There is a major concern in the medical community that bacteria are becoming increasingly resistant to antibiotics. Now, new research out of the University of Utah has revealed a mechanism that could help make clear why infections will not just go away.
Researchers say bacteria make use of the newly-discovered mechanism to adapt rapidly to environmental stress. This improves their chances of survival in hosts.
With this mechanism, pathogenic bacteria adjust the precision with which they make proteins, which are needed for most work in cells. The microbes basically change certain molecular biology rules to give themselves a better chance for survival.
This discovery, published in Nucleic Acids Research, may help explain why some common infections, including urinary tract infection and sepsis, persist. It could also provide guidance as regards targets for new anti-microbial treatments and vaccines, according to pathology professor Matthew Mulvey.
Adapting for survival
Bacteria should ideally be in danger when exposed to certain environments or factors, including antibiotics and acidic surroundings. These could render useless one or several vital pathways, putting the microbes in jeopardy. However, they often withstand such stressors and go on living.
How do these microorganisms survive? Researchers have found that they can alter some basic principles of molecular biology to make this possible.
Scientists believe that genes carry instructions for making a specific protein. A molecule known as transfer RNA (tRNA) makes use of these instructions to regulate protein production.
When bacteria are exposed to stressors, the tRNA-mediated process undergoes random changes quickly to alter the array of proteins in a cell. This can lead to the production of new proteins that could help a microbe to live on.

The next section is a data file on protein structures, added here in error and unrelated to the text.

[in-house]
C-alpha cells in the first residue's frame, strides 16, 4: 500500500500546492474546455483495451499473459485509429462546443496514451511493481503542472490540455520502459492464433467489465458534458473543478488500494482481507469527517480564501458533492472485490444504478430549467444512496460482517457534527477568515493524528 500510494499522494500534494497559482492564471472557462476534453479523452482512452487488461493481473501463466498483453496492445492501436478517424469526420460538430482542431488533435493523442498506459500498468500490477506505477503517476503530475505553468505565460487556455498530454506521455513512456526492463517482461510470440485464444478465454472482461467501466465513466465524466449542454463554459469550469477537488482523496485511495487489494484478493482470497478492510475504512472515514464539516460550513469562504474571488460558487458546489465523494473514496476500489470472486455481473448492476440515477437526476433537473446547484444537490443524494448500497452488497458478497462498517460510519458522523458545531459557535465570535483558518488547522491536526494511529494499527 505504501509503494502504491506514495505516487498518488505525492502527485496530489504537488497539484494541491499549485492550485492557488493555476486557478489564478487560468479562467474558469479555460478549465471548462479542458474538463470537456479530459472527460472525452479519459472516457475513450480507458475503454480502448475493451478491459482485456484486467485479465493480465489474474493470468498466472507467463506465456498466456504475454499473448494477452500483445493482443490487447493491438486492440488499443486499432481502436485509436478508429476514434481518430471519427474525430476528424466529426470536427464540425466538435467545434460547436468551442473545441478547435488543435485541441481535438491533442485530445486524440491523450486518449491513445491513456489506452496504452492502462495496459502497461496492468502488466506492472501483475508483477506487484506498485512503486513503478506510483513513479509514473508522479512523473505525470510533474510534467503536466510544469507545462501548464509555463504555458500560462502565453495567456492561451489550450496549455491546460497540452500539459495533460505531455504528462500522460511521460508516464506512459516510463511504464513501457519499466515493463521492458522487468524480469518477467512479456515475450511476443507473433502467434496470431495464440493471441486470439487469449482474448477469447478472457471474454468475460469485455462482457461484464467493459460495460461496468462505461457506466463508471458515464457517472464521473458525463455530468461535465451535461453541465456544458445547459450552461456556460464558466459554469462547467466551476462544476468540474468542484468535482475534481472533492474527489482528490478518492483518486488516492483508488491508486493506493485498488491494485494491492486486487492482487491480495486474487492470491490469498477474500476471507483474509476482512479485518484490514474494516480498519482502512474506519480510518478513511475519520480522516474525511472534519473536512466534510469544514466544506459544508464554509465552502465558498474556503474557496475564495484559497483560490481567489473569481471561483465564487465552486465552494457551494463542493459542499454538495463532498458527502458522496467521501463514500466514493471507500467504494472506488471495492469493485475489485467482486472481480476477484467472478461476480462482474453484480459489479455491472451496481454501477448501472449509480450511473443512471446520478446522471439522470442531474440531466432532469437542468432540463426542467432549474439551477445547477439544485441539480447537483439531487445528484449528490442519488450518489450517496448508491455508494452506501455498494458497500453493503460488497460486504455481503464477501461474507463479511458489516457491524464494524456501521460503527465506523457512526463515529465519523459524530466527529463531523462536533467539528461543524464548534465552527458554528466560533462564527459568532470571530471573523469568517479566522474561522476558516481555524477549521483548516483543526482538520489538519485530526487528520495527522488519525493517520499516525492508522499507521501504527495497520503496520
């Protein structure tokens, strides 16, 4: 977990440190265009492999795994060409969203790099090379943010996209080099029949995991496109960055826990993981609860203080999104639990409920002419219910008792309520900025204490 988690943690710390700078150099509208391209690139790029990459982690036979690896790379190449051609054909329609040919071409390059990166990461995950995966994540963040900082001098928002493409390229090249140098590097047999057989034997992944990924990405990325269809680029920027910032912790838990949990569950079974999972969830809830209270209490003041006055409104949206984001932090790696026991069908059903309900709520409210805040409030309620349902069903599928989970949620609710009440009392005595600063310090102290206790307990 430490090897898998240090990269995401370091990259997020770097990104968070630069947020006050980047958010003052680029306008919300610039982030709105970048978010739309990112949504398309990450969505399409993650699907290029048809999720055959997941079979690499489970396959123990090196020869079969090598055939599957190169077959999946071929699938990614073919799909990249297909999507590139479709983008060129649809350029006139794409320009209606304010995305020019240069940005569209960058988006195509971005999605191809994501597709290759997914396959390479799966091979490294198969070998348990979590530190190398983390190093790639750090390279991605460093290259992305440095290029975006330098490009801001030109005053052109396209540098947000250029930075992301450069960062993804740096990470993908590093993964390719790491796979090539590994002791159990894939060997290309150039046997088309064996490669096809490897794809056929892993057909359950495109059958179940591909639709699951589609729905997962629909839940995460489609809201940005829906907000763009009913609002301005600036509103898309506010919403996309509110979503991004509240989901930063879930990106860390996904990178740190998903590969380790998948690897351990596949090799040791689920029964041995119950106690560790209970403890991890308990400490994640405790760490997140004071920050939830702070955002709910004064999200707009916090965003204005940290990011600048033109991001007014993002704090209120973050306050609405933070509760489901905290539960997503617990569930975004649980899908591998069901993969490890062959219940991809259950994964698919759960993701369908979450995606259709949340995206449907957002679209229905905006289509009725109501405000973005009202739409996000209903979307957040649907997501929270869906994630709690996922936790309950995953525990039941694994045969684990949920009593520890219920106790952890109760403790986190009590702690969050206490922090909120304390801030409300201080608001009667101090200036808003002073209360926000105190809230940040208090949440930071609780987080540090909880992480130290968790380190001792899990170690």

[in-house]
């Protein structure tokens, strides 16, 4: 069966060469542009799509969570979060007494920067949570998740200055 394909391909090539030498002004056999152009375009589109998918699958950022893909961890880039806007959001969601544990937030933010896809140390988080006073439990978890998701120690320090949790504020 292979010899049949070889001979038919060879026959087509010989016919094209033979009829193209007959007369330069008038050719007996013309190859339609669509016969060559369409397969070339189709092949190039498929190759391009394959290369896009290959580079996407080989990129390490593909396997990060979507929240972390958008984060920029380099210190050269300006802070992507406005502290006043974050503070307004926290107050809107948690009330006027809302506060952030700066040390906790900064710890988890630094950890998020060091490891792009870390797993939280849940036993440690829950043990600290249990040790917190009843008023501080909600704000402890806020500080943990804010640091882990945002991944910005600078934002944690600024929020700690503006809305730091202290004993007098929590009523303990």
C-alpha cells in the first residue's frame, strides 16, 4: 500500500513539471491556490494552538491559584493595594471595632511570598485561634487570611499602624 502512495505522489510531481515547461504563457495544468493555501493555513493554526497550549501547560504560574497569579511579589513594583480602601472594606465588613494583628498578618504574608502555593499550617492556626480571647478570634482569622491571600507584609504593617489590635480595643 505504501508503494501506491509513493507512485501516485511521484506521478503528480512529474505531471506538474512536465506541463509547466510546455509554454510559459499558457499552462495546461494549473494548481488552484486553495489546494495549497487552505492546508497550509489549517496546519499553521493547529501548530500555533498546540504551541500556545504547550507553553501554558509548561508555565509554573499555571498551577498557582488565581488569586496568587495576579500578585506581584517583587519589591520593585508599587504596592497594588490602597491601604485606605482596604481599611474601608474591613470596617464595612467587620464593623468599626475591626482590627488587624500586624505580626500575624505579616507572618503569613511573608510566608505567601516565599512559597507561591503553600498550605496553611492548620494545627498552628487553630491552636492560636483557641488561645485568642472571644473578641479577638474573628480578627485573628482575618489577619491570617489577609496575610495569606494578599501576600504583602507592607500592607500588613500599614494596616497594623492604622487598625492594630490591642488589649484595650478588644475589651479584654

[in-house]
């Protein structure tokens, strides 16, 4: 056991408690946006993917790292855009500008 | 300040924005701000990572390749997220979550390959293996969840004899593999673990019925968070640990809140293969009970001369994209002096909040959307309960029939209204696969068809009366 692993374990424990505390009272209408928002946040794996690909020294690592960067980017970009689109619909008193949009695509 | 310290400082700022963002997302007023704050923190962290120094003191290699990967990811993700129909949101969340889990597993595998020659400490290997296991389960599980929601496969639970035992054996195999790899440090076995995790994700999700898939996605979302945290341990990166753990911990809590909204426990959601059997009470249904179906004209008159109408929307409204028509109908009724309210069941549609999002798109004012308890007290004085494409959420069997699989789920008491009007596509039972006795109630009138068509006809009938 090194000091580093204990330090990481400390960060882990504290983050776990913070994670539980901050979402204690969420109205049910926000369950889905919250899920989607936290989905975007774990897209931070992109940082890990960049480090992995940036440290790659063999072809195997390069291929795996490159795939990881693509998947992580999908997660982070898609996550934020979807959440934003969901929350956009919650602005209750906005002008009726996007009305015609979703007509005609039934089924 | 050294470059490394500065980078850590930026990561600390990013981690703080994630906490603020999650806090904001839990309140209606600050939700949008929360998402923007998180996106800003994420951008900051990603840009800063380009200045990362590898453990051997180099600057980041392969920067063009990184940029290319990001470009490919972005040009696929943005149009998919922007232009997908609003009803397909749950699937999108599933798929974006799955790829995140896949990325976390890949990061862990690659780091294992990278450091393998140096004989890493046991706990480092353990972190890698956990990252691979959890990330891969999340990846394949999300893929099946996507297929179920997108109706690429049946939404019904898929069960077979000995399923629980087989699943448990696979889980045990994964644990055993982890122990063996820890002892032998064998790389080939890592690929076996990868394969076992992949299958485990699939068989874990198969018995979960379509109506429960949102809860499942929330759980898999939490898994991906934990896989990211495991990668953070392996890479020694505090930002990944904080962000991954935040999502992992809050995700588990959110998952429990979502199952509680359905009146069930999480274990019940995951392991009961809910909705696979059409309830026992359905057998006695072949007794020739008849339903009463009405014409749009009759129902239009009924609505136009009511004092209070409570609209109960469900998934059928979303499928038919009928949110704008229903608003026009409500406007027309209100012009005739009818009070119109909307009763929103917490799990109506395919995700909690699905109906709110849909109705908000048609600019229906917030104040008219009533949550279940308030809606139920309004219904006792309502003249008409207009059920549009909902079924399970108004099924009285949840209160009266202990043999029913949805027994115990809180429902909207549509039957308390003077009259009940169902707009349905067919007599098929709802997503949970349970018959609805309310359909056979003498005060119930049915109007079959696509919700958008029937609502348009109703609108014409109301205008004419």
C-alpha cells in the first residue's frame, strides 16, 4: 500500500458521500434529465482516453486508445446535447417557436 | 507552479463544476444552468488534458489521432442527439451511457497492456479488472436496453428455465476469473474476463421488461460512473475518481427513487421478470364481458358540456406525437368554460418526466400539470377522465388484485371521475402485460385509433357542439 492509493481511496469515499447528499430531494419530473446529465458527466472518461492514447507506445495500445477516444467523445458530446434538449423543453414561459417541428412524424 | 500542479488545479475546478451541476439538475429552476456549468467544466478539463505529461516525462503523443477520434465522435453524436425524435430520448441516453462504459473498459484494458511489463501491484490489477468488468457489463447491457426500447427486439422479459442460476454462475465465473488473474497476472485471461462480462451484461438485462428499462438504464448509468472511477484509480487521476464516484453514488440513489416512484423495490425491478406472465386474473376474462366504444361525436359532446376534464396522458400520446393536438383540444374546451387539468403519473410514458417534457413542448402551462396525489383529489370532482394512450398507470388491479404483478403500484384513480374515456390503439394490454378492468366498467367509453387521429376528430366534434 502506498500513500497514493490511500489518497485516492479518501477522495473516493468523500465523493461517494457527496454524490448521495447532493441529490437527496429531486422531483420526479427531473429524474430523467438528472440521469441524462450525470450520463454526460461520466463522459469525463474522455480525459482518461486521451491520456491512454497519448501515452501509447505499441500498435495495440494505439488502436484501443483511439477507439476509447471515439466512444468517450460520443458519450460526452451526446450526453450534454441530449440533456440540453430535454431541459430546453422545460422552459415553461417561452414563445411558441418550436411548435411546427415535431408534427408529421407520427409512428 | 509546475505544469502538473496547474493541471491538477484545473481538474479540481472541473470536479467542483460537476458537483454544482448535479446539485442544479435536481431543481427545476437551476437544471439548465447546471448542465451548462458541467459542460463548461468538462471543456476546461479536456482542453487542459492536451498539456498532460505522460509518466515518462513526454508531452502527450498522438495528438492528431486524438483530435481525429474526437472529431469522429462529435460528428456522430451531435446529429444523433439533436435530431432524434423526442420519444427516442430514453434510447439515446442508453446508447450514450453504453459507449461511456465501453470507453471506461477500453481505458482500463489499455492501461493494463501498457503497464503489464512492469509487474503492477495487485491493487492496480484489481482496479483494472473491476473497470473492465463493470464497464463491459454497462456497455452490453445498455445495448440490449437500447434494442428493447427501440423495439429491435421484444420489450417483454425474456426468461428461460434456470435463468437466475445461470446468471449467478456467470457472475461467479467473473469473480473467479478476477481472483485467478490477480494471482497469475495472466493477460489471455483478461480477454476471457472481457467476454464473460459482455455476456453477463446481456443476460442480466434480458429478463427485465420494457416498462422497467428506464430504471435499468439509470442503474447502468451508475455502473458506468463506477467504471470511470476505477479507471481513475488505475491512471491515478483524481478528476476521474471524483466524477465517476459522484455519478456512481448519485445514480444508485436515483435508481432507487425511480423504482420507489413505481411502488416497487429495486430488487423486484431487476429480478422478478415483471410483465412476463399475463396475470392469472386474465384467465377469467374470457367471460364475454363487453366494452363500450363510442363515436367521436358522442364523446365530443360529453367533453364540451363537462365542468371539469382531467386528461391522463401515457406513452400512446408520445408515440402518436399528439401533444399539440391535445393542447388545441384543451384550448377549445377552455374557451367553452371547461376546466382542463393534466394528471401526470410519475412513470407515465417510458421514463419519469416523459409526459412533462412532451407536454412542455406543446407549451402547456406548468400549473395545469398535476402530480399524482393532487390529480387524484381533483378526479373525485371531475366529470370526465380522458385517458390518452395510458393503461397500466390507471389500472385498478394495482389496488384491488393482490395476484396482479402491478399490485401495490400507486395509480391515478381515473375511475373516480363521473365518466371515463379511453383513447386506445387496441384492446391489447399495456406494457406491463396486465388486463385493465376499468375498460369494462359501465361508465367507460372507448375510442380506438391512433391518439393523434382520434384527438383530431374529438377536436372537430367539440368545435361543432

Why infections persist
Study co-author Matthew Blango, Ph.D., a former graduate student in the lab of Mulvey, initiated this discovery by chance. He chanced upon what is called MiaA, which is an enzyme in bacteria. This was found to be extra responsive to environmental stress and to play a part in protein expression.
Blango created a variant of very pathogenic bacteria lacking the gene for encoding MiaA. And microbes without MiaA were found to grow poorly and not be able to cause urinary tract infection or sepsis in mice.
“Every kind of stress we exposed the MiaA-deficient strain to seemed to cause problems,” said Blango, a junior research group leader at the Leibniz Institute for Natural Product Research and Infection Biology. “So, we really thought that this protein might be playing an important role in gene regulation.”
Bacteria also did not grow properly and could not cause infections when researchers made the microbes express excess MiaA. According to Blango, there seems to be “a Goldilocks zone, where just the right amount of MiaA allows the optimal stress response.”
Brittany Fleming, a co-first author, went further to probe the effects of MiaA imbalance. She found that getting rid of the enzyme resulted in random “frameshifting.” This is an error in which transfer RNA conveys three-letter genetic codes for translation into proteins that are out of line by a letter. As an example, “cat cat gta” could become “atc atg ta…,” according to the researchers.
This frameshifting may result in poor protein production or the production of defective proteins in bacteria.
Researchers also found that modifying MiaA levels could impact the availability of crucial metabolites for key stress response pathways in microbes. As such, this can tell on their ability to withstand stress.
The next target for the researchers will be to find out how environmental stress changes MiaA levels in bacteria, revealed Mulvey.